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  1. #161
    Striving for balance Little Linguist's Avatar
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    I will laugh on the day both sides are proven wrong....

    In all seriousness, I believe the following:

    1. Regarding religion:

    a. Before complex political and economic institutions were established, religion provided the framework necessary to maintain order and structure.

    b. Other institutions have adopted the role for these functions; however, many people still require a moral and ethical framework as justification for correct behavior.

    c. Therefore, religion still needs to be in place for people who need it or for people who feel more comfortable without it.

    d. If you do not want to believe in it, leave it alone.

    2. Regarding science:

    a. Through many individuals hard work, many of whom were clergy because clergy were simply better educated than most people at that point in time, we developed an alternative explanation.

    b. These explanations, contrary to religion, provided a rational, fact-based alternative for those people who require systems and logic rather than faith and belief.

    c. Although we have a great deal of proof for several theories, not the least of which is evolution, we cannot deny that science is a growing, developing field.

    d. At the end of the day, many that the theories we now take for granted, may indeed be proven false by science's own development.

    So is either system perfect? Far from it. Are they totally incompatible? No, indeed not. Several people believe in both religion and evolution. Some people believe only in religion; others believe only in evolution.

    And honestly, who gives a shit? We all need systems, whether they are logically based or faith-based, to understand the world around us. No matter what it's based on for you, as long as you come clear with the world and can function properly within it, who cares?
    If you are interested in language, words, linguistics, or foreign languages, check out my blog and read, post, and/or share.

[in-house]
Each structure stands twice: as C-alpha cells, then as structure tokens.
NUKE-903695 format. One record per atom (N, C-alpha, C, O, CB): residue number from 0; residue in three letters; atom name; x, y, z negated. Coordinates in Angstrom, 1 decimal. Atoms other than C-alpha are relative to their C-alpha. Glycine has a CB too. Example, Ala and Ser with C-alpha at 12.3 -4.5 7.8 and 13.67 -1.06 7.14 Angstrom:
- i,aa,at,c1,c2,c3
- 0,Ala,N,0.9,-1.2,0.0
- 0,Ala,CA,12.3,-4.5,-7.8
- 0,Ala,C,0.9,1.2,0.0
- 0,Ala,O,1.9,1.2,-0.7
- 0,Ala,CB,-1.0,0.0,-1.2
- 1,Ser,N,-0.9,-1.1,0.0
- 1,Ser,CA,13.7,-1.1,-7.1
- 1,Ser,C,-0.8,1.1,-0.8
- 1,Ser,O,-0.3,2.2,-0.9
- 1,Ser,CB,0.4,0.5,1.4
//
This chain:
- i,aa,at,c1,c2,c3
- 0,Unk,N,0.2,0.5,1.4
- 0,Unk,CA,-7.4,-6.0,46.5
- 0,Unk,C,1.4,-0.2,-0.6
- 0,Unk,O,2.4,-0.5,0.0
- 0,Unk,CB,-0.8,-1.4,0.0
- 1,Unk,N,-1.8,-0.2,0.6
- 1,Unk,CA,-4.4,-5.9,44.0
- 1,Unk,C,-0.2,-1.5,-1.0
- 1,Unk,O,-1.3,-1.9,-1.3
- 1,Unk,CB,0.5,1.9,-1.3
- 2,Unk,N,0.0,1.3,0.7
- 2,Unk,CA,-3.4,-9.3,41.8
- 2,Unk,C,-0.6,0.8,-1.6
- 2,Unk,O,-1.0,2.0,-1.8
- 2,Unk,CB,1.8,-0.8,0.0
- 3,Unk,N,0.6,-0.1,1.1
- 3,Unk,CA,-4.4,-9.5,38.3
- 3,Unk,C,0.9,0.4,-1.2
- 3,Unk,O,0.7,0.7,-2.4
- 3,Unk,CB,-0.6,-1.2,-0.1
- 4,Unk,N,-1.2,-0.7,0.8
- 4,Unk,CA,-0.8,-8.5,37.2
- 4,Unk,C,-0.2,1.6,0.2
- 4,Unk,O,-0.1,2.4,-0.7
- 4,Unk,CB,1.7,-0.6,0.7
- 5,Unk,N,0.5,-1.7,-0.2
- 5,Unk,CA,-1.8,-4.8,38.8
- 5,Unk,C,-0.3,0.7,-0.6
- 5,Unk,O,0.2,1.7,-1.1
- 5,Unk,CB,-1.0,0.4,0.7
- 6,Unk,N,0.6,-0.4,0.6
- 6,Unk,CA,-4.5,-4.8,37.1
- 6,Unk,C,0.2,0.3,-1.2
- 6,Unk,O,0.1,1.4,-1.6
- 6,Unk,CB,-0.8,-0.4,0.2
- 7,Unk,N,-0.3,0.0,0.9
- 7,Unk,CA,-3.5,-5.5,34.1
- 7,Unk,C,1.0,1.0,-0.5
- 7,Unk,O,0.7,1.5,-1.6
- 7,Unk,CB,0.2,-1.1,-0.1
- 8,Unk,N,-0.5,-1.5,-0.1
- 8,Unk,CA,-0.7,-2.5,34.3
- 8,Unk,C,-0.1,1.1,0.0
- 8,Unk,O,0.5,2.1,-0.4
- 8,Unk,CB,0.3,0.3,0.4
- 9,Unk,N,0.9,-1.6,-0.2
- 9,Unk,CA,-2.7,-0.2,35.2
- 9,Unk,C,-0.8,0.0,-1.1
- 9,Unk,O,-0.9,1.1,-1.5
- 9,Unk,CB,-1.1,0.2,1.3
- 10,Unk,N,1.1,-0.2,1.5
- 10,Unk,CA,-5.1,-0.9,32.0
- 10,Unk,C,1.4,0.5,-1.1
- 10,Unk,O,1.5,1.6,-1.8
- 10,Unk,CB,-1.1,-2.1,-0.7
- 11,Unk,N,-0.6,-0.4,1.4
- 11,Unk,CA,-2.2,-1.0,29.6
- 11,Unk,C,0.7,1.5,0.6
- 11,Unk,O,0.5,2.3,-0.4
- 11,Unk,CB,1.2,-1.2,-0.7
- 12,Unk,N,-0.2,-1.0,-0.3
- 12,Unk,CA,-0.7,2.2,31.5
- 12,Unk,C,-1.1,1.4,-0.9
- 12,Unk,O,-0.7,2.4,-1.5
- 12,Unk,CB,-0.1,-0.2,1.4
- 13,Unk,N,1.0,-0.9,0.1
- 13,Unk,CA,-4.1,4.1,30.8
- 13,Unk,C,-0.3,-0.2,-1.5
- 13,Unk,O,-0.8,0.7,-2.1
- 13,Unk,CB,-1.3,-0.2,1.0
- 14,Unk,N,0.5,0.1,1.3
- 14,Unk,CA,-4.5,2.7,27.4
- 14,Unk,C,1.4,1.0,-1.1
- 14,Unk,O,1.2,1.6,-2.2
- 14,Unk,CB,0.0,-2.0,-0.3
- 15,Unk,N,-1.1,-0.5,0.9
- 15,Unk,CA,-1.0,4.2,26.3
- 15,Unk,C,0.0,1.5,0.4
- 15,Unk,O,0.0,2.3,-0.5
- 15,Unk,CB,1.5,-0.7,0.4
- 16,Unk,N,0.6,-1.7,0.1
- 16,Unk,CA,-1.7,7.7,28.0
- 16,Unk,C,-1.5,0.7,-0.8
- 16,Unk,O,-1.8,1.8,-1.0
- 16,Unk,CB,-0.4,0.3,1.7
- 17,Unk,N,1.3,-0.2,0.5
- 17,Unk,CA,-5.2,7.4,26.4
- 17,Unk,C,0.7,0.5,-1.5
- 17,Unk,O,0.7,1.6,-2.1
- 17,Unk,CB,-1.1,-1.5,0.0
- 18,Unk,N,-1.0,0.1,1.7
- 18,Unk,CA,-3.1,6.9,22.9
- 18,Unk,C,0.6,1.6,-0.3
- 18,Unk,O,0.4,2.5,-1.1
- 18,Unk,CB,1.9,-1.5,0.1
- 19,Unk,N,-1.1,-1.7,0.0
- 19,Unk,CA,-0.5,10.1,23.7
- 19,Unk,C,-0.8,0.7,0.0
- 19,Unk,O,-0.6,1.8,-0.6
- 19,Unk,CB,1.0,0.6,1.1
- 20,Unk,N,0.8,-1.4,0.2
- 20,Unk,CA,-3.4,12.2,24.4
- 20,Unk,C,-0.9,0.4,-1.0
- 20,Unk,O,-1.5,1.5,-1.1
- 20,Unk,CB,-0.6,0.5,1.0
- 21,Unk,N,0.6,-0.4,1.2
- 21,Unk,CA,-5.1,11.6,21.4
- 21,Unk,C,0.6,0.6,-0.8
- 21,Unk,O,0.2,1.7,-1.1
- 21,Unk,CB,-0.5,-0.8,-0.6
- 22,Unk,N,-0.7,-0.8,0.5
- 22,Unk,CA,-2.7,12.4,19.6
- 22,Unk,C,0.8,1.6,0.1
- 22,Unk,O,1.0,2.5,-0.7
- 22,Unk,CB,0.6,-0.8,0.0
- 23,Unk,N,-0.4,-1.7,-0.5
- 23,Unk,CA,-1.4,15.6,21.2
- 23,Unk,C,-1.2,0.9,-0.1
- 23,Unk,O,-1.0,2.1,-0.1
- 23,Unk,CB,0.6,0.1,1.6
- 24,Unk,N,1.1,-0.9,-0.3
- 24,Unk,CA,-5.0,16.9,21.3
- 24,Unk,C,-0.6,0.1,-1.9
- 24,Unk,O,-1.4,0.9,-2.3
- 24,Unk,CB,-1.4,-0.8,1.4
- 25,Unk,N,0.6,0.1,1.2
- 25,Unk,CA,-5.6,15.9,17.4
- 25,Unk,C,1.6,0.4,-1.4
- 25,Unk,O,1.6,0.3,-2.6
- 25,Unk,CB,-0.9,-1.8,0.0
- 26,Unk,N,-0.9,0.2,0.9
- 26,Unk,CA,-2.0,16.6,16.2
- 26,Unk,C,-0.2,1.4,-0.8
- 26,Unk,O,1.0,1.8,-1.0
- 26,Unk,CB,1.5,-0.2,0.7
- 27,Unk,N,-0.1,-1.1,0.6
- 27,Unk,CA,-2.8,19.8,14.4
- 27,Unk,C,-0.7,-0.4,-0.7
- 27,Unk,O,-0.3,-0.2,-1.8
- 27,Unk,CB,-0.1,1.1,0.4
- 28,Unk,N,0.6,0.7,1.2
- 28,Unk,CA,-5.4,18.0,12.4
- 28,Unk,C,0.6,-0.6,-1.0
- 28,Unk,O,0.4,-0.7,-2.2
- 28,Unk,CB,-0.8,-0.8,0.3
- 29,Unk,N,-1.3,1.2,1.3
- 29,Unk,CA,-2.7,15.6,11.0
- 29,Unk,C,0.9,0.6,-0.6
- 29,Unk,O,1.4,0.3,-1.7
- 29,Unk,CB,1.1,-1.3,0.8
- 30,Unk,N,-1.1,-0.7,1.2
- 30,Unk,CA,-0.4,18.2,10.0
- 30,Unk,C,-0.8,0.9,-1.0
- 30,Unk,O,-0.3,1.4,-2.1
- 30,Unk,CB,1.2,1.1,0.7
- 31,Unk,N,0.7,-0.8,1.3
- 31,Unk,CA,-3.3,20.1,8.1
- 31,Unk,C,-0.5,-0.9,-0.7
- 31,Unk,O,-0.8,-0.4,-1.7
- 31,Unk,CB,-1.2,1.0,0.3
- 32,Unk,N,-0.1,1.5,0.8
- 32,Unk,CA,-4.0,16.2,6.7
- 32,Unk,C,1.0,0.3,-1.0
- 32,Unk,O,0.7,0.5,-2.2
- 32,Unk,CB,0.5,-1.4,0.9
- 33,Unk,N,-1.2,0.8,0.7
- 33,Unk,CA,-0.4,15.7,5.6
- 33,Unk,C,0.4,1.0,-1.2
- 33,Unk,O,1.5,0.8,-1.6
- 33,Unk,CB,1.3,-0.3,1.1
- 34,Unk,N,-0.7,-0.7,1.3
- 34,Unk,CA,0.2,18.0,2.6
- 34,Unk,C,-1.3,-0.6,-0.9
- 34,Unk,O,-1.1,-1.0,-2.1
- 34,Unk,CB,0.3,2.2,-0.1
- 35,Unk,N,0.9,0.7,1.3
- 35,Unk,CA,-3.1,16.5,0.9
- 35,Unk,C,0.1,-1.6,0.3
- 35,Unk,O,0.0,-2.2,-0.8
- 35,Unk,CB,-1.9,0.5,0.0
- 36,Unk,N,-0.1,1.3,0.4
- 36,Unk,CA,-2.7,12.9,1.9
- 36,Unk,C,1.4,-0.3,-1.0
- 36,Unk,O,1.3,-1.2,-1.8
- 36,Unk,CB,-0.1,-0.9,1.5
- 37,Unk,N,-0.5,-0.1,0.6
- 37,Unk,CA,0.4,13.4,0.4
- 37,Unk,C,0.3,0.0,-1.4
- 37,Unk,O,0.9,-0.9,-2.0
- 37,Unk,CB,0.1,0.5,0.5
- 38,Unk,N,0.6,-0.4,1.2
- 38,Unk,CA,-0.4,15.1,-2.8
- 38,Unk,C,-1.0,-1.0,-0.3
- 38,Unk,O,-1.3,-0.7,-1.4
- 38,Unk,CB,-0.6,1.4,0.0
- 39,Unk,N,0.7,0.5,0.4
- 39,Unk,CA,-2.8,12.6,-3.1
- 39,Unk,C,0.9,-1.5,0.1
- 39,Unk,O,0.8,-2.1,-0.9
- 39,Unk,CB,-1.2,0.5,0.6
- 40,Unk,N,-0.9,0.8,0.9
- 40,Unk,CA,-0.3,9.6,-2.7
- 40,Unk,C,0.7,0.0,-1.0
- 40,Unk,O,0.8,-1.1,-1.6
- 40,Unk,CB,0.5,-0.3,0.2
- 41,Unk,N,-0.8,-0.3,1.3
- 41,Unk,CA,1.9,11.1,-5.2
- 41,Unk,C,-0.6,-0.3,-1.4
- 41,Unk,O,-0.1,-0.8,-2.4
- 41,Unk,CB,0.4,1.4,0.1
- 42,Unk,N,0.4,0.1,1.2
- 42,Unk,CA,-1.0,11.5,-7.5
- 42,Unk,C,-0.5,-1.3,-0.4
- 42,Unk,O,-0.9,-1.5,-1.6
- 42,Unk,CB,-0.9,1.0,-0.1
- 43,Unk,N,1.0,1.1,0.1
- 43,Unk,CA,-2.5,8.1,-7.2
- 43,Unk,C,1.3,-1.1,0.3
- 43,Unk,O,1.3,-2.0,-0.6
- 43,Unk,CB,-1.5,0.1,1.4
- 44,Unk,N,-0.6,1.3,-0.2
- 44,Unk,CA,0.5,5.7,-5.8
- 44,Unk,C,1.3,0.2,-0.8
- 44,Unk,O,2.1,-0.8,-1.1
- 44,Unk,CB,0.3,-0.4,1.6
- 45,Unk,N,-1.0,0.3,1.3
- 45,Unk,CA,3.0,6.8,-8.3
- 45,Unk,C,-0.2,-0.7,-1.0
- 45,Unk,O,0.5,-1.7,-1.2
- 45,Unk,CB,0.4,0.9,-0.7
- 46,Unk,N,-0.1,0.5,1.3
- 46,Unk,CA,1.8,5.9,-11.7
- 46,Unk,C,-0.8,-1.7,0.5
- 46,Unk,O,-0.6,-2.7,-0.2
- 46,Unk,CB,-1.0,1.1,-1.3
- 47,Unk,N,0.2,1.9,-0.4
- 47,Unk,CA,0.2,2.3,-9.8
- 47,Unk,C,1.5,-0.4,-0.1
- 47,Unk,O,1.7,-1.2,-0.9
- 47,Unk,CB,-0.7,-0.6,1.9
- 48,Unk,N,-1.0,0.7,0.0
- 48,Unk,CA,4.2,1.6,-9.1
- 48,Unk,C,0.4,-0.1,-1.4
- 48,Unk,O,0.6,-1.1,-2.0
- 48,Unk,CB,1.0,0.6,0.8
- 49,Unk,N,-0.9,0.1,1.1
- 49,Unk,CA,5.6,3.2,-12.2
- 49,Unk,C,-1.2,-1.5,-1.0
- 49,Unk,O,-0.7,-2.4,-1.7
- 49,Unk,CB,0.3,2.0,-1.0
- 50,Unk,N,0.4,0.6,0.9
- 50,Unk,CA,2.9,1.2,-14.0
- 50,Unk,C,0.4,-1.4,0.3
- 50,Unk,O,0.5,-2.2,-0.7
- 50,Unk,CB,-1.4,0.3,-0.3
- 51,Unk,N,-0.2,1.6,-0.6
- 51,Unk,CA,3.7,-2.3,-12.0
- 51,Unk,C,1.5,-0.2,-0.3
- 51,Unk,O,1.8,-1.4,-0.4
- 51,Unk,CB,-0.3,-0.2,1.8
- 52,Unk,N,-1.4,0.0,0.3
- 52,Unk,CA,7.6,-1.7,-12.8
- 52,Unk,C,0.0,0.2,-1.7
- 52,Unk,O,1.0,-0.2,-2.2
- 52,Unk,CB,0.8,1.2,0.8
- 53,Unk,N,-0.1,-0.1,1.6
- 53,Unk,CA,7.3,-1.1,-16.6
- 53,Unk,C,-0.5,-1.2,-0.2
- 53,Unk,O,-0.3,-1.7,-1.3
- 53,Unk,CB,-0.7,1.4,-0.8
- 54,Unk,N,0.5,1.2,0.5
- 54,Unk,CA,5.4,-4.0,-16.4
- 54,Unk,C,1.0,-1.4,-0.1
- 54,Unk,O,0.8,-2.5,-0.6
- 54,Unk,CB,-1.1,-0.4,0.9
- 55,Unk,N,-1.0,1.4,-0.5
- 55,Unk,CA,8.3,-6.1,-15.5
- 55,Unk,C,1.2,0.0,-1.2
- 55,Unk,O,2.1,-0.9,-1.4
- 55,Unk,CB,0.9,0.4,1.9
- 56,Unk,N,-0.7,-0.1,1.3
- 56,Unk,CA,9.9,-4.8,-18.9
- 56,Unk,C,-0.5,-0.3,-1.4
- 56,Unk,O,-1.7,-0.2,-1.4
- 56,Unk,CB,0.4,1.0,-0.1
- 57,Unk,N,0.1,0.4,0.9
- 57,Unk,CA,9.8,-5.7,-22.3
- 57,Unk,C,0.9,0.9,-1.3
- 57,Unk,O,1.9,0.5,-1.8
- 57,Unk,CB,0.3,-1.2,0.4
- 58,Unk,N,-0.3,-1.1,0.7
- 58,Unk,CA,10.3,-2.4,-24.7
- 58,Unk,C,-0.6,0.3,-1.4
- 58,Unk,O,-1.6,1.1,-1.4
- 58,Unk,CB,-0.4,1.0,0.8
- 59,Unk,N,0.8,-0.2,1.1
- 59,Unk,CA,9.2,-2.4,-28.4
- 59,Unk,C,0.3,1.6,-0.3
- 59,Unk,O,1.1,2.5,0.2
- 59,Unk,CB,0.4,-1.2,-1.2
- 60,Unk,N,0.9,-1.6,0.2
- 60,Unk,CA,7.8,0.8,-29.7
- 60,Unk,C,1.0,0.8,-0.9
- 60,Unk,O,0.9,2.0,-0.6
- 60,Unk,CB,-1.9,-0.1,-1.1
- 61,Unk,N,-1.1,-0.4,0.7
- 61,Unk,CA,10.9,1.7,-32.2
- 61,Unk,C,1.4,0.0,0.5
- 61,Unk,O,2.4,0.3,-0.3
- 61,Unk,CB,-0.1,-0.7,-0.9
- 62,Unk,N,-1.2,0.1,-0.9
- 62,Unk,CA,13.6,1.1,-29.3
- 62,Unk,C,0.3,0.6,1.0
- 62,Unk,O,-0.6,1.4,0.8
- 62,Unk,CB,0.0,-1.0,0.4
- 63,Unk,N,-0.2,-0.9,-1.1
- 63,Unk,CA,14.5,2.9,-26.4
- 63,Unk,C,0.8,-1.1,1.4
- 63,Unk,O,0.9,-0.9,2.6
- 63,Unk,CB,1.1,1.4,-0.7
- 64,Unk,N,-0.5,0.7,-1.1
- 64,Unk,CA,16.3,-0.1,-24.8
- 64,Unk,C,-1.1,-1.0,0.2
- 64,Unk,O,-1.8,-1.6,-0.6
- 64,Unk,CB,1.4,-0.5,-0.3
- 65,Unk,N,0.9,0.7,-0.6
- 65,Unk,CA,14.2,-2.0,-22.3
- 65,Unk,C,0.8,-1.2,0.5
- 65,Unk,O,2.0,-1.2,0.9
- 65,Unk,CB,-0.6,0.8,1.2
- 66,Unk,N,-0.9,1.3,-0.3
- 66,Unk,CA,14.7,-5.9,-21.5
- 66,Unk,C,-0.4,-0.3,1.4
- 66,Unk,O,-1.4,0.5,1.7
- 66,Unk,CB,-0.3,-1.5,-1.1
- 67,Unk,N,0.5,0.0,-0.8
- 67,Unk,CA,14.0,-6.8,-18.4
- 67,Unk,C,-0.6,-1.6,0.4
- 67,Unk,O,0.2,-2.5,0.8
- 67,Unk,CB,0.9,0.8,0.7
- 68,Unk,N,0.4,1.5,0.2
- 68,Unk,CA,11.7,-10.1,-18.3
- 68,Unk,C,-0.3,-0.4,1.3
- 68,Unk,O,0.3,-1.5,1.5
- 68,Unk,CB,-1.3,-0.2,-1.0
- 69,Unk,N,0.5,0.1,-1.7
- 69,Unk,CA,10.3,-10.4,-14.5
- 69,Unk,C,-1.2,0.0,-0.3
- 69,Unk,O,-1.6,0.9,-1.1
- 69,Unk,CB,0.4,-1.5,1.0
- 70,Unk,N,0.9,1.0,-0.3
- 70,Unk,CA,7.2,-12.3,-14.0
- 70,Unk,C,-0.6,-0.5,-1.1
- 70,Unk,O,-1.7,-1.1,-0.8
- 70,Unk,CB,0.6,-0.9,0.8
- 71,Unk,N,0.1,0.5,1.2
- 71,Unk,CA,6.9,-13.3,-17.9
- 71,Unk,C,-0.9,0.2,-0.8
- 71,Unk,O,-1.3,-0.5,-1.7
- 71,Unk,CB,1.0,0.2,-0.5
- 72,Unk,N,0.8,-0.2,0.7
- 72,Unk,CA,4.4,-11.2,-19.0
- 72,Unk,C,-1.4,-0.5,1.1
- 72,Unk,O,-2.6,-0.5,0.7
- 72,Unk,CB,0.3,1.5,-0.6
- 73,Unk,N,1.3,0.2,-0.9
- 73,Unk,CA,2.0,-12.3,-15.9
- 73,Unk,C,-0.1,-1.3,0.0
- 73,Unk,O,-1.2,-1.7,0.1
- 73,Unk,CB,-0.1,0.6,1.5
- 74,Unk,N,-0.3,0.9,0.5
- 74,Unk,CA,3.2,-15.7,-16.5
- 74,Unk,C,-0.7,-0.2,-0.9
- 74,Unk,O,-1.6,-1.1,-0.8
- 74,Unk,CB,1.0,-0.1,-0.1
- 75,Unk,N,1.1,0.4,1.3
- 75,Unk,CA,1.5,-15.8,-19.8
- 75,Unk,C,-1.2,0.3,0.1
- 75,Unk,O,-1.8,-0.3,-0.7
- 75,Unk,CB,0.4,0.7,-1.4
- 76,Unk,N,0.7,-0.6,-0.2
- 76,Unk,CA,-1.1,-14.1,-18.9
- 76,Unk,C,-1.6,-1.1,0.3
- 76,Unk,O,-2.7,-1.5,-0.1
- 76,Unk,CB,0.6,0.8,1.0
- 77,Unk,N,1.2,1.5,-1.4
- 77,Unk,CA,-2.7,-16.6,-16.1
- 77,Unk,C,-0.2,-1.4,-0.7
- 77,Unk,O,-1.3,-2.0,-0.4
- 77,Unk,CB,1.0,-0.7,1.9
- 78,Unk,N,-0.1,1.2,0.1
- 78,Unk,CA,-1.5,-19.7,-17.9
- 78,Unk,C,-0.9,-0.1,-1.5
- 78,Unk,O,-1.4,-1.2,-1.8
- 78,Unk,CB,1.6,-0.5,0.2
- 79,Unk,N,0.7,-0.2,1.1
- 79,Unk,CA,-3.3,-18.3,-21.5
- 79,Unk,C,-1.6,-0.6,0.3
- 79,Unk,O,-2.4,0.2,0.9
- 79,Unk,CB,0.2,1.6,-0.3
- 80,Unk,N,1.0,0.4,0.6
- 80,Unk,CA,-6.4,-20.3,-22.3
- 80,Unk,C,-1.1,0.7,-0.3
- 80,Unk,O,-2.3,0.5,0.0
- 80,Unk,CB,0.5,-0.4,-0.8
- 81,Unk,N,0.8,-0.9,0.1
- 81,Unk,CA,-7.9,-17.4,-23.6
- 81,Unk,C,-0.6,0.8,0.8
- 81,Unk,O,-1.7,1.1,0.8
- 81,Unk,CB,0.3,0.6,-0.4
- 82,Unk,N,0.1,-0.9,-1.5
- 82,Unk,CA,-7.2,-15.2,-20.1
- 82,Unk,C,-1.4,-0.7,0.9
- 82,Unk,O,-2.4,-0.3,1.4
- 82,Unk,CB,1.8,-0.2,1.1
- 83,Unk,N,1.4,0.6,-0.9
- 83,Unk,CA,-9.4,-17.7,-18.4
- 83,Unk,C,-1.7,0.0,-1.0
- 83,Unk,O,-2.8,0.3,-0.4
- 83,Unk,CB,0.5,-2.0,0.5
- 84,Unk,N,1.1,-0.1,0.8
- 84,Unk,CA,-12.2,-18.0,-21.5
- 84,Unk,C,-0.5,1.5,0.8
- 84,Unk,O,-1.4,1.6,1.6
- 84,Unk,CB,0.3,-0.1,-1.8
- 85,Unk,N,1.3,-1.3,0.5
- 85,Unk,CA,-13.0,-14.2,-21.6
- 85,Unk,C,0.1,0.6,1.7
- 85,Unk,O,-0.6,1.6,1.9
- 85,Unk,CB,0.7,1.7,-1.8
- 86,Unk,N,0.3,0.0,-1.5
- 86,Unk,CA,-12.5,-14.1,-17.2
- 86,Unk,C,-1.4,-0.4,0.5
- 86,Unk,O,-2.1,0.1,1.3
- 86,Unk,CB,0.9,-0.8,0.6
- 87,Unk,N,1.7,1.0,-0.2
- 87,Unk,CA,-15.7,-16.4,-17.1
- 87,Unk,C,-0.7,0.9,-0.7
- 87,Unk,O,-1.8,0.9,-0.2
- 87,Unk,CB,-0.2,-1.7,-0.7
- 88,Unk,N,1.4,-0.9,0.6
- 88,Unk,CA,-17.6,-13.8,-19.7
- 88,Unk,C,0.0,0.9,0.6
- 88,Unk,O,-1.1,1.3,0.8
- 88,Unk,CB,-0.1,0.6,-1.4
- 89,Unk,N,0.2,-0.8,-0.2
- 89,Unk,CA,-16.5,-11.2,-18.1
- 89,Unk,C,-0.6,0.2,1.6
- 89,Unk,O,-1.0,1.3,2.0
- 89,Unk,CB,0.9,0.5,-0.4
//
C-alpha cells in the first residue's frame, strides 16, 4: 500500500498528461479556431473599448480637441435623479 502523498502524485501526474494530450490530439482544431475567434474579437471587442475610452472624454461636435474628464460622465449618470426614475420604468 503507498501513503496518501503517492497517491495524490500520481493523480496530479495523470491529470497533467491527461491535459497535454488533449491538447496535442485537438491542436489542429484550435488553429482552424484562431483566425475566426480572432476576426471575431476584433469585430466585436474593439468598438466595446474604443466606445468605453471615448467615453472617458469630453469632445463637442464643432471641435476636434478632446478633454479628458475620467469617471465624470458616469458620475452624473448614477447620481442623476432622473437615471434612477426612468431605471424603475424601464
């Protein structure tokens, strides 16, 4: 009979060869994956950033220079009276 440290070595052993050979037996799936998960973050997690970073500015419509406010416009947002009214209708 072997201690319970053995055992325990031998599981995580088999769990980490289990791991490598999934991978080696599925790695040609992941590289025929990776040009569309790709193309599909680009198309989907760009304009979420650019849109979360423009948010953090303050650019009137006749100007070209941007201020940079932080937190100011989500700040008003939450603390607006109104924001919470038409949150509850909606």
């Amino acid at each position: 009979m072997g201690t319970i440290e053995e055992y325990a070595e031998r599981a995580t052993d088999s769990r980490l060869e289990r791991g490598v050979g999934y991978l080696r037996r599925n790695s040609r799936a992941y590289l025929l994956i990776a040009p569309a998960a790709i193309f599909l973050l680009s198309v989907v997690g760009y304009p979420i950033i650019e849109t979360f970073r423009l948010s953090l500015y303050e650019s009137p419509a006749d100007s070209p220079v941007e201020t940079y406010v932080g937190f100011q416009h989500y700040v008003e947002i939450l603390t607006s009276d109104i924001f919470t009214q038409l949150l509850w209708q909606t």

2. #162
    & Badger, Ratty and Toad Mole's Avatar
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    Quote Originally Posted by Little Linguist View Post
    I will laugh on the day both sides are proven wrong....

    In all seriousness, I believe the following:

    1. Regarding religion:

    a. Before complex political and economic institutions were established, religion provided the framework necessary to maintain order and structure.

    b. Other institutions have adopted the role for these functions; however, many people still require a moral and ethical framework as justification for correct behavior.

    c. Therefore, religion still needs to be in place for people who need it or for people who feel more comfortable without it.

    d. If you do not want to believe in it, leave it alone.

    2. Regarding science:

    a. Through many individuals hard work, many of whom were clergy because clergy were simply better educated than most people at that point in time, we developed an alternative explanation.

    b. These explanations, contrary to religion, provided a rational, fact-based alternative for those people who require systems and logic rather than faith and belief.

    c. Although we have a great deal of proof for several theories, not the least of which is evolution, we cannot deny that science is a growing, developing field.

    d. At the end of the day, many that the theories we now take for granted, may indeed be proven false by science's own development.

    So is either system perfect? Far from it. Are they totally incompatible? No, indeed not. Several people believe in both religion and evolution. Some people believe only in religion; others believe only in evolution.